What GAO Found The U.S. government awarded contracts valued at about $12 billion to foreign-located firms, of which about $5 billion went to firms with reported locations in the other six main parties to the World Trade Organization Agreement on Government Procurement (GPA) and the North American Free Trade Agreement (NAFTA) (see figure). Conversely, government procurement databases indicated the central governments of these parties awarded an estimated $7 billion to foreign sources, out of which about $2 billion was U.S.-sourced. Canada and Mexico awarded most of the U.S.-sourced contracts. GAO was able to determine that the U.S. government awarded more, by contract value, to foreign-owned firms located abroad than to foreign-owned, U.S.-located firms. Moreover, more than 80 percent of U.S. government contracts awarded to foreign-owned firms located abroad were Department of Defense contracts performed abroad. Overall, while available contract data enable broad cross-country comparisons, they do not necessarily show where the goods are produced, where the services are delivered, or where the profits go, among other economic effects. Estimated Bilateral Procurement Flows between Central Governments of the United States and the Other Six Main Parties to Selected International Procurement Agreements, 2015 Foreign sourcing by the seven GPA and NAFTA parties within the scope of the study, using two alternative methods, is less than 20 percent of overall central government procurement. Foreign sourcing by central governments, estimated from government procurement databases of the United States and the other six main parties, varied in value by party from about 2 to 19 percent of overall central government procurement. Foreign sourcing by all levels of government, estimated from data on trade and public sector purchases, showed that the governments' imports likely ranged from about 7 to 18 percent of the goods and services the governments purchased. In addition, contract data show that U.S., South Korean, and Mexican central government foreign sourcing was greater in value under contracts covered by GPA and NAFTA than under noncovered contracts, but the opposite was true for Canada and Norway. For the European Union and Japan, GAO found little difference or could not calculate an estimate. Why GAO Did This Study Globally, government procurement constitutes about a $4 trillion market for international trade. However, little is known about foreign sourcing in government procurement—how much governments procure from foreign-located suppliers or how much they acquire in foreign-made goods. GAO was asked to review the extent of foreign sourcing in government procurement across countries. GAO focused on the United States and the other six main parties to the GPA and NAFTA, selected international agreements that open procurement markets on a reciprocal basis. This report, the fourth of a related series, (1) provides broad estimates of foreign sourcing by the U.S. government and central governments of the other six main parties, and (2) assesses foreign sourcing as a share of estimated central government procurement and of estimated procurement by all levels of government, and the extent to which central government contracts that are covered under selected international procurement agreements are foreign-sourced. GAO analyzed the most recent comparable data available from two sources: (1) government procurement databases used in Canada, the European Union, South Korea, Mexico, Norway, and the United States, for 2015, and (2) 2014 trade data merged with data on the types of goods and services purchased by the public sector. Since Japan does not have a government procurement database, data for Japan were based on its 2015 GPA submission of 2013 data. GAO also interviewed cognizant government officials in Washington, D.C.; Ottawa, Canada; Mexico City, Mexico; Seoul, South Korea; and Tokyo, Japan. For more information, contact Kimberly Gianopoulos at (202) 512-8612 or gianopoulosk@gao.gov.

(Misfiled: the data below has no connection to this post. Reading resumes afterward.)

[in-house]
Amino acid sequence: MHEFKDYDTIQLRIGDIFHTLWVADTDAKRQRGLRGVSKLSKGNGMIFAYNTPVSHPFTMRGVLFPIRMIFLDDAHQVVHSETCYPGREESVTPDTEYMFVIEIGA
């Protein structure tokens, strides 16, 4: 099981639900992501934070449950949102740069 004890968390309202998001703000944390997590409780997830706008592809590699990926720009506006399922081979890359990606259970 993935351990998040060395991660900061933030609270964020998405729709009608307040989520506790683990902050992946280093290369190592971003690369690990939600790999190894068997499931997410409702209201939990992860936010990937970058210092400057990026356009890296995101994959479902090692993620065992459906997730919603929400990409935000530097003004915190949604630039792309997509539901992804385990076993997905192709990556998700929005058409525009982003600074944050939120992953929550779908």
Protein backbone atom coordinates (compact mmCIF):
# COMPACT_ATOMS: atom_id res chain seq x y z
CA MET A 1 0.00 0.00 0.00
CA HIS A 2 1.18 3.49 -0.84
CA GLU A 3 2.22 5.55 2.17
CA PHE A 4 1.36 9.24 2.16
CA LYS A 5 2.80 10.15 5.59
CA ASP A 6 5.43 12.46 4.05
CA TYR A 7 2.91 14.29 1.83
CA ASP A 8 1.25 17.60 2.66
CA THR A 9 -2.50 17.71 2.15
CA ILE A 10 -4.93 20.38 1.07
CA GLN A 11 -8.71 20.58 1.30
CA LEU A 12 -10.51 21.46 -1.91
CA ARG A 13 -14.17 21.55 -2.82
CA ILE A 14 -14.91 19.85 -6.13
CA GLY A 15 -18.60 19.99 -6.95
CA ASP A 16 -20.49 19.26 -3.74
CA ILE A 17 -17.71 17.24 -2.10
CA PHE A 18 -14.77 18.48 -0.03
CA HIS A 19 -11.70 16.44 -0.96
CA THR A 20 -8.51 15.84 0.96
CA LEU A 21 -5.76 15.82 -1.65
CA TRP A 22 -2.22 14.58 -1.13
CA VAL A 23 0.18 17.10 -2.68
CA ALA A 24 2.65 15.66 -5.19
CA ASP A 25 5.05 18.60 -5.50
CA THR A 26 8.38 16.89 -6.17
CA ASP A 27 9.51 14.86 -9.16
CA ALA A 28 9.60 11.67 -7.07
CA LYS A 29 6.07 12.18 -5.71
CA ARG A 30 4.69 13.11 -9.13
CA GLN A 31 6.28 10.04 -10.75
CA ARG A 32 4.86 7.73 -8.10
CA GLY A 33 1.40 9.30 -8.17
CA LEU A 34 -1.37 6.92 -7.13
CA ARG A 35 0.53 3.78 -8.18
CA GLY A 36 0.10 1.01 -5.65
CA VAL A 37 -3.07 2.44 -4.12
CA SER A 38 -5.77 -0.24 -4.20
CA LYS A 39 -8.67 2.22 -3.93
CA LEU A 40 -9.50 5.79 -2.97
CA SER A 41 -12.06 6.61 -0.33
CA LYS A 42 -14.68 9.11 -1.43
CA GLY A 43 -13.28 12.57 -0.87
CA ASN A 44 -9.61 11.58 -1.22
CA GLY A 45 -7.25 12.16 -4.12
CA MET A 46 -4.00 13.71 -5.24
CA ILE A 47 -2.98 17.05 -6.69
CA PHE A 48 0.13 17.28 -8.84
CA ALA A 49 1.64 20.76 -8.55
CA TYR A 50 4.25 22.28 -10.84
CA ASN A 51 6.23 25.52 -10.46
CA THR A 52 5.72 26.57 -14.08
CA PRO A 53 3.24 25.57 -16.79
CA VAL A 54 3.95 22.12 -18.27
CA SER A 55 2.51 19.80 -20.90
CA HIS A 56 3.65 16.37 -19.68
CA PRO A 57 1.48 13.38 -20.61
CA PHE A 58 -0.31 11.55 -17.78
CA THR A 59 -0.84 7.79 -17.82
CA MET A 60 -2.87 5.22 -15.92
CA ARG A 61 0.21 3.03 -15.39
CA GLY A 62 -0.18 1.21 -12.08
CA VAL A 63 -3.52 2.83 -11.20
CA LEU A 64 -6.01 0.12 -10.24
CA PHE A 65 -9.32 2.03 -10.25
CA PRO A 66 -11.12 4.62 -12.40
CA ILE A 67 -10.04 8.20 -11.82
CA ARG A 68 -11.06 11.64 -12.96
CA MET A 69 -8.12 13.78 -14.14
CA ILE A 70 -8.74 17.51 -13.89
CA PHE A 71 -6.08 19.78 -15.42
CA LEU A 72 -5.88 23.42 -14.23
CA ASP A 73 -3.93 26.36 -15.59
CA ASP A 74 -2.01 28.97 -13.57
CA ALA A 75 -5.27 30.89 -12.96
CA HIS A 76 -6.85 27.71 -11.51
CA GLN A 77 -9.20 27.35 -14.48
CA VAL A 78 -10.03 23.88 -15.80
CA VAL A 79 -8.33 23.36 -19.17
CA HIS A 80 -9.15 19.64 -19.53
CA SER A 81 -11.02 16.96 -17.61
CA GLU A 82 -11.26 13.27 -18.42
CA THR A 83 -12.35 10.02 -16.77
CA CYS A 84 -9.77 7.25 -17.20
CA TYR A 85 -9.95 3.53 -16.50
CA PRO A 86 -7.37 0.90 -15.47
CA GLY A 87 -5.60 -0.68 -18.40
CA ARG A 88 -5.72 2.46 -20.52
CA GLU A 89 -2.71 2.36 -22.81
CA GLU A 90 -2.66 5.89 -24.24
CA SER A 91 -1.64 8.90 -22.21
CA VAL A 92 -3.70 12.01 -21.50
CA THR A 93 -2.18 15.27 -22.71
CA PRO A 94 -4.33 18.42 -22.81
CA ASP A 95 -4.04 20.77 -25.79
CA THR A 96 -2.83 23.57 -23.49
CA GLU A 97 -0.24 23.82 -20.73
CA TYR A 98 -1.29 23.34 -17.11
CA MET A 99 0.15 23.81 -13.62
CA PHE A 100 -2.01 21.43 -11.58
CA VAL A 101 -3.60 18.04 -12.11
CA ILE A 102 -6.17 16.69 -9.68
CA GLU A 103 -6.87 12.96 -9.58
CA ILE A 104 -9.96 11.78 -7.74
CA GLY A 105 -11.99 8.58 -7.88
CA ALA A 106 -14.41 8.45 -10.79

[Read More…]